Have I not pass’d thee on the wooden bridge

Wrapt in thy cloak and battling with the snow,

Thy face towards Hinksey and its wintry ridge?

And thou hast climb’d the hill

And gain’d the white brow of the Cumner range,

Turn’d once to watch, while thick the snowflakes fall,

The line of festal light in Christ-Church hall—

Then sought thy straw in some sequester’d grange.

But what—I dream! Two hundred years are flown

Since first thy story ran through Oxford halls,

And the grave Glanvil did the tale inscribe

That thou wert wander’d from the studious walls

To learn strange arts, and join a Gipsy tribe:

And thou from earth art gone

Long since, and in some quiet churchyard laid;

Some country nook, where o’er thy unknown grave

Tall grasses and white flowering nettles wave—

Under a dark red-fruited yew-tree’s shade.

—No, no, thou hast not felt the lapse of hours.

For what wears out the life of mortal men?

’Tis that from change to change their being rolls:

’Tis that repeated shocks, again, again,

Exhaust the energy of strongest souls,

And numb the elastic powers.

Till having us’d our nerves with bliss and teen,

And tir’d upon a thousand schemes our wit,

To the just-pausing Genius we remit

Our worn-out life, and are—what we have been.

Thou hast not liv’d, why should’st thou perish, so?

Thou hadst one aim, one business, one desire:

Else wert thou long since number’d with the dead—

Else hadst thou spent, like other men, thy fire.

The generations of thy peers are fled,

And we ourselves shall go;

But thou possessest an immortal lot,

And we imagine thee exempt from age

And living as thou liv’st on Glanvil’s page,

Because thou hadst—what we, alas, have not!

For early didst thou leave the world, with powers

Fresh, undiverted to the world without,

Firm to their mark, not spent on other things;

Free from the sick fatigue, the languid doubt,

Which much to have tried, in much been baffled, brings.

O Life unlike to ours!

Who fluctuate idly without term or scope,

Of whom each strives, nor knows for what he strives,

And each half lives a hundred different lives;

Who wait like thee, but not, like thee, in hope.

Thou waitest for the spark from Heaven: and we,

Vague half-believers of our casual creeds,

Who never deeply felt, nor clearly will’d,

Whose insight never has borne fruit in deeds,

Whose weak resolves never have been fulfill’d;

For whom each year we see

Breeds new beginnings, disappointments new;

Who hesitate and falter life away,

And lose to-morrow the ground won to-day—

Ah, do not we, Wanderer, await it too?

Yes, we await it, but it still delays,

And then we suffer; and amongst us One,

Who most has suffer’d, takes dejectedly

His seat upon the intellectual throne;

And all his store of sad experience he

Lays bare of wretched days;

Tells us his misery’s birth and growth and signs,

And how the dying spark of hope was fed,

And how the breast was sooth’d, and how the head,

And all his hourly varied anodynes.

This for our wisest: and we others pine,

And wish the long unhappy dream would end,

And waive all claim to bliss, and try to bear,

With close-lipp’d Patience for our only friend,

Sad Patience, too near neighbour to Despair:

But none has hope like thine.

Thou through the fields and through the woods dost stray,

Roaming the country side, a truant boy,

Nursing thy project in unclouded joy,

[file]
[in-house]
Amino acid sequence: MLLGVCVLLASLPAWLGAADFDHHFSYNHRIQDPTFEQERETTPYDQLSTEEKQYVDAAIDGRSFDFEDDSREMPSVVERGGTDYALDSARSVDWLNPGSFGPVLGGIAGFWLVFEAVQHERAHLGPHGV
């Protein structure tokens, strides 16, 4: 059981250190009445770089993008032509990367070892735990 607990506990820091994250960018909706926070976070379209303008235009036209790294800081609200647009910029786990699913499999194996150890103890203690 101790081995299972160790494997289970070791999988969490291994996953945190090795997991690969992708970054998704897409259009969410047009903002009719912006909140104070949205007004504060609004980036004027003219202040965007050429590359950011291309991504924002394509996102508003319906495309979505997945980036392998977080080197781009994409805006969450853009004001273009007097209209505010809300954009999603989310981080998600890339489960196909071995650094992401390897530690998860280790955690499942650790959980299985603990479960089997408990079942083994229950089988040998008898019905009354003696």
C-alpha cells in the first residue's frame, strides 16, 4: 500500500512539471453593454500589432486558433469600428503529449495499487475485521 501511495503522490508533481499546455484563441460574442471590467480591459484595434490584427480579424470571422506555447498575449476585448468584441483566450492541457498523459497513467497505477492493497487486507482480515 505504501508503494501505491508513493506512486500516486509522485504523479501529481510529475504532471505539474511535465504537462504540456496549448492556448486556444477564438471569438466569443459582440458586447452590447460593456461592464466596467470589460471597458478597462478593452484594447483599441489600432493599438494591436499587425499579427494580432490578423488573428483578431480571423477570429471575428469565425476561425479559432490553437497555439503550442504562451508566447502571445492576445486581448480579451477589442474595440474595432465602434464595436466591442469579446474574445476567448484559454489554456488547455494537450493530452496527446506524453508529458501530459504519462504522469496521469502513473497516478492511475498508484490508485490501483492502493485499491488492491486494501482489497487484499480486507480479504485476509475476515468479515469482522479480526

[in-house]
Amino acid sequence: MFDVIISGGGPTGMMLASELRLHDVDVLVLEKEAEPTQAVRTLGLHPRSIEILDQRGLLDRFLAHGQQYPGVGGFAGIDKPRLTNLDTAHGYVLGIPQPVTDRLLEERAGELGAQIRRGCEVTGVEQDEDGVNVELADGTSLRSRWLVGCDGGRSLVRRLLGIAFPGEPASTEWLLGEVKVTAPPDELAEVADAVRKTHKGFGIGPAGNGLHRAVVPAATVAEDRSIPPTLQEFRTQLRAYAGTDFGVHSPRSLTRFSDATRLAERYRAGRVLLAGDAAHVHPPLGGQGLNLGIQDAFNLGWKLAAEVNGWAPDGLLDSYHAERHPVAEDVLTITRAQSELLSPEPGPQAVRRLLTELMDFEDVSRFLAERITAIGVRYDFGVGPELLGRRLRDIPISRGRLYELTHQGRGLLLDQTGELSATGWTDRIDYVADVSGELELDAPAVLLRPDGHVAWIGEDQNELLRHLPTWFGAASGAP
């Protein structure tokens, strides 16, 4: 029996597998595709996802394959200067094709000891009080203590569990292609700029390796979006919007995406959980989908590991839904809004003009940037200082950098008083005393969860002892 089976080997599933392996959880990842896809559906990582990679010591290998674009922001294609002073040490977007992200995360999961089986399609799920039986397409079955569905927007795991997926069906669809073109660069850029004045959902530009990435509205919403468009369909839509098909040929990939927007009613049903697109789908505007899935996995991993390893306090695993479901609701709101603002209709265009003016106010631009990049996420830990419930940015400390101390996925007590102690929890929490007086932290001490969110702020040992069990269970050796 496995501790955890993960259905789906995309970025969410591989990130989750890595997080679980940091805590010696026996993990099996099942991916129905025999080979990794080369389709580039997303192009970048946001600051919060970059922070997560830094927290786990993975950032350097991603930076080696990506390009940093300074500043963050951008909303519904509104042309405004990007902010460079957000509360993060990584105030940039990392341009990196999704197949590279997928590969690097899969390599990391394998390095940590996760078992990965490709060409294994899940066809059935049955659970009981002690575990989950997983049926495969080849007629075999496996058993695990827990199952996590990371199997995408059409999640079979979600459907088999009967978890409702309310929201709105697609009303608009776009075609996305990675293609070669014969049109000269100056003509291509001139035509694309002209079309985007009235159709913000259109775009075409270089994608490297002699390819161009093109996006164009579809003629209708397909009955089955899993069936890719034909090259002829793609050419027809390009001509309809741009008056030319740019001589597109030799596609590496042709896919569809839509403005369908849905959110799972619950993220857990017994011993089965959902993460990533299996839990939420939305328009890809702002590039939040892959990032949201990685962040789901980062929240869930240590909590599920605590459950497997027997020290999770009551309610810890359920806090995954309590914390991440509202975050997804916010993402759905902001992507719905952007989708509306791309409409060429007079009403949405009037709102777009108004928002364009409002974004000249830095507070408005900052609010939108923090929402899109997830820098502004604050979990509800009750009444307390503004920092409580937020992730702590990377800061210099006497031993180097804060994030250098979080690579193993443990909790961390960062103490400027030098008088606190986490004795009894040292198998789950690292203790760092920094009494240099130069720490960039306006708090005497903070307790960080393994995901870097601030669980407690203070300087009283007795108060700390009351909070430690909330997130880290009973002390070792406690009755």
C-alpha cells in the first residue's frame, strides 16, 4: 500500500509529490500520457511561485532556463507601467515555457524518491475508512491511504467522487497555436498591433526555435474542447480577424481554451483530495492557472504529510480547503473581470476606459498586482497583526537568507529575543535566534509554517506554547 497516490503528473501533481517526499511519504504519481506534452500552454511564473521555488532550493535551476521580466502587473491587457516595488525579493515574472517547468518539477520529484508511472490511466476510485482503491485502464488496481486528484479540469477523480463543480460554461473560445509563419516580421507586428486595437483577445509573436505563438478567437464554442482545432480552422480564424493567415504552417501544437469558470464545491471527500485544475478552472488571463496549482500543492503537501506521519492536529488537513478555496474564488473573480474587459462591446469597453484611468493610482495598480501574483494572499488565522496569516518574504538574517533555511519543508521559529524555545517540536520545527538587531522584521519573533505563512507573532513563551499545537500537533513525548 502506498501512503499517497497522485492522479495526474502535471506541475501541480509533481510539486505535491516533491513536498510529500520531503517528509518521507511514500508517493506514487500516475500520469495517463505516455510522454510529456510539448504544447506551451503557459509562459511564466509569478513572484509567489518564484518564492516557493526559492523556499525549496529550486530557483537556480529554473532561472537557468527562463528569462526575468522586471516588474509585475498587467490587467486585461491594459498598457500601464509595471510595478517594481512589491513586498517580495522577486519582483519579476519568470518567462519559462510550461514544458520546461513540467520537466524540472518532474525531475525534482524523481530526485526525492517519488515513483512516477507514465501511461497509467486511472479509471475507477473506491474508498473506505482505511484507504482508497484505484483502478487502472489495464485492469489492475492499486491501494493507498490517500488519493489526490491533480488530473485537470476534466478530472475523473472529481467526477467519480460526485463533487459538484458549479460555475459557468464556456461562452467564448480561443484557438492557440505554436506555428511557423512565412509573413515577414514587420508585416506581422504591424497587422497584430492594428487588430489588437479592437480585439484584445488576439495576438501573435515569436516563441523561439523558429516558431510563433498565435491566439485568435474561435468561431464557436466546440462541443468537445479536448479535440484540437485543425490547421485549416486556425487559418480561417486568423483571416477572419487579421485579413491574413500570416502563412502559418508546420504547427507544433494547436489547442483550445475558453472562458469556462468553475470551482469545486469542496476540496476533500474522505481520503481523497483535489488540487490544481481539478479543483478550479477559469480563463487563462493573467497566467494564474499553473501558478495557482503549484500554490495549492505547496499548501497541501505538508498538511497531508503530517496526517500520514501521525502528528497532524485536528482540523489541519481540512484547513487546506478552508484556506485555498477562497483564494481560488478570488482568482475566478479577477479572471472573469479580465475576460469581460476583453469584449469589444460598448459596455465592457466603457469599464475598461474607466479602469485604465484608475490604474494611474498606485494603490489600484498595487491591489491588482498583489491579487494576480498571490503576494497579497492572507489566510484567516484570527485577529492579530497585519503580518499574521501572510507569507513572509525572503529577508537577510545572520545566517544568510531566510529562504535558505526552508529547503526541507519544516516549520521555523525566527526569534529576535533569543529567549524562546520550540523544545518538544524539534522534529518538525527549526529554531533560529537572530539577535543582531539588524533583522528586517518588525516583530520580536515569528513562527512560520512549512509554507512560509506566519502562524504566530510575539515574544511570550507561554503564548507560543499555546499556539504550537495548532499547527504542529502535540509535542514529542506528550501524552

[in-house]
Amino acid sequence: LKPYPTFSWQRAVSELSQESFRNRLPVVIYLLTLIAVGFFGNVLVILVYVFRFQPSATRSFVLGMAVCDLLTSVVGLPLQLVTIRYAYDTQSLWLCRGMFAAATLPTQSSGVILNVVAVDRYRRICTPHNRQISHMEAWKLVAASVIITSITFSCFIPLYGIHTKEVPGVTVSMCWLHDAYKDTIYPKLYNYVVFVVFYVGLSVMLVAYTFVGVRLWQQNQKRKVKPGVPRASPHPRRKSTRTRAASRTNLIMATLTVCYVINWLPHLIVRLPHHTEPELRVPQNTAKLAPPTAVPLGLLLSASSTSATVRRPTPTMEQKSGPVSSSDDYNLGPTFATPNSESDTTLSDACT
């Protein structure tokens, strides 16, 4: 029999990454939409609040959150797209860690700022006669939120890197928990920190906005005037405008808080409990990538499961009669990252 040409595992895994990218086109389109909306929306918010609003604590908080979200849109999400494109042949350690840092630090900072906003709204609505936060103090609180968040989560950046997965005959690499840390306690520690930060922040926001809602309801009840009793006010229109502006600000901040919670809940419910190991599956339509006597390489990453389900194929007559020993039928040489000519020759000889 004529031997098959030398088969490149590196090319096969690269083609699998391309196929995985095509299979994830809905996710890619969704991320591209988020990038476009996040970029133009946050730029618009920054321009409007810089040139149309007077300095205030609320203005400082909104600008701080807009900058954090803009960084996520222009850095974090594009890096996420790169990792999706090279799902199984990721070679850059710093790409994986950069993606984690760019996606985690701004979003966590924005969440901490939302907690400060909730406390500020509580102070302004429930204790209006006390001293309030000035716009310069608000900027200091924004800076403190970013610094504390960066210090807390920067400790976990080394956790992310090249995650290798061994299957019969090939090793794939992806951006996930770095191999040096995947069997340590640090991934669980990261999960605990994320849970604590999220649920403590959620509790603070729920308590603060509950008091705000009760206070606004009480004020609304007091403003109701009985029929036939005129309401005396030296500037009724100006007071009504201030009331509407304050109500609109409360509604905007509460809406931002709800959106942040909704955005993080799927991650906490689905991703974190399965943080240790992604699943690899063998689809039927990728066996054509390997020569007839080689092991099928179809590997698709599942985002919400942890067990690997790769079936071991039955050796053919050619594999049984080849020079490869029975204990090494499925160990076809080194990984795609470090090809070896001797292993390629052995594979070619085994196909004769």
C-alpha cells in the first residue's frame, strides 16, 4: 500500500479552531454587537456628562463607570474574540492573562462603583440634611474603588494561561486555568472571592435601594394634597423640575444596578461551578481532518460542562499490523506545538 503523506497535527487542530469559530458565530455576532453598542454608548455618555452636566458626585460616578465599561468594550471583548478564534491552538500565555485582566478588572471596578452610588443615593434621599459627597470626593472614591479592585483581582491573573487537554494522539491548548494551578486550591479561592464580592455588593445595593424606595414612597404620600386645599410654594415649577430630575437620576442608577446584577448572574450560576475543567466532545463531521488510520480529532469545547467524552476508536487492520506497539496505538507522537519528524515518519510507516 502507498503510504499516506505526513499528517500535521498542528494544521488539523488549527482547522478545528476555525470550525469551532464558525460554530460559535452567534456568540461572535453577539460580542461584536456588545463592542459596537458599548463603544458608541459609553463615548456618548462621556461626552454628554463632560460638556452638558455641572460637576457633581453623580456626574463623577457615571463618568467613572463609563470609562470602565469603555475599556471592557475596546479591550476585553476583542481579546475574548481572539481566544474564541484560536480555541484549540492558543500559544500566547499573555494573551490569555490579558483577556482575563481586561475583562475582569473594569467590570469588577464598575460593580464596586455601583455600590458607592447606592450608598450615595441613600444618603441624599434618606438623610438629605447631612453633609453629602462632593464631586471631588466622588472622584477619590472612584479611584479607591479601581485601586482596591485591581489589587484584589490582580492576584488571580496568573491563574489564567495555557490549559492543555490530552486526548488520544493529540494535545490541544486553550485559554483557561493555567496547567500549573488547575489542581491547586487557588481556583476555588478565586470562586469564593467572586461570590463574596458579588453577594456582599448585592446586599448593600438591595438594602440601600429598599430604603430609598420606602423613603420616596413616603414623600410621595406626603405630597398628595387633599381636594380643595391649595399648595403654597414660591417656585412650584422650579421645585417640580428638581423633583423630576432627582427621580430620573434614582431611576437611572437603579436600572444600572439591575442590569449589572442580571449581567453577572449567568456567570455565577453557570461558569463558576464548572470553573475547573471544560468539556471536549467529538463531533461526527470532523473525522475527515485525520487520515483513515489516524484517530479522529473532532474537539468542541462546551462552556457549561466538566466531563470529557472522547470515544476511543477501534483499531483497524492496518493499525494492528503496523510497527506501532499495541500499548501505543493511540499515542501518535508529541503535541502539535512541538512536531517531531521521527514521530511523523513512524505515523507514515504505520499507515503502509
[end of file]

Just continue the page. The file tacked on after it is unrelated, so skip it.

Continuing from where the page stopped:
And every doubt long blown by time away.

O born in days when wits were fresh and clear,

And life ran gaily as the sparkling Thames;

Before this strange disease of modern life,

With its sick hurry, its divided aims,

Its heads o’ertax’d, its palsied hearts, was rife—

Fly hence, our contact fear!

Still fly, plunge deeper in the bowering wood!

Averse, as Dido did with gesture stern

From her false friend’s approach in Hades turn,

Wave us away, and keep thy solitude.

Still nursing the unconquerable hope,

Still clutching the inviolable shade,

With a free onward impulse brushing through,

By night, the silver’d branches of the glade—

Far on the forest skirts, where none pursue,

On some mild pastoral slope

Emerge, and resting on the moonlit pales,

Freshen thy flowers, as in former years,

With dew, or listen with enchanted ears,

From the dark dingles, to the nightingales.

But fly our paths, our feverish contact fly!

For strong the infection of our mental strife,

Which, though it gives no bliss, yet spoils for rest;

And we should win thee from thy own fair life,

Like us distracted, and like us unblest.

Soon, soon thy cheer would die,

Thy hopes grow timorous, and unfix’d thy powers,

And thy clear aims be cross and shifting made:

And then thy glad perennial youth would fade,

Fade, and grow old at last, and die like ours.

Then fly our greetings, fly our speech and smiles!

—As some grave Tyrian trader, from the sea,

Descried at sunrise an emerging prow

Lifting the cool-hair’d creepers stealthily,

The fringes of a southward-facing brow

Among the Aegean isles;

And saw the merry Grecian coaster come,

Freighted with amber grapes, and Chian wine,

Green bursting figs, and tunnies steep’d in brine;

And knew the intruders on his ancient home,

The young light-hearted Masters of the waves;

And snatch’d his rudder, and shook out more sail,

And day and night held on indignantly

O’er the blue Midland waters with the gale,

Betwixt the Syrtes and soft Sicily,

To where the Atlantic raves

Outside the Western Straits, and unbent sails

There, where down cloudy cliffs, through sheets of foam,

Shy traffickers, the dark Iberians come;

And on the beach undid his corded bales.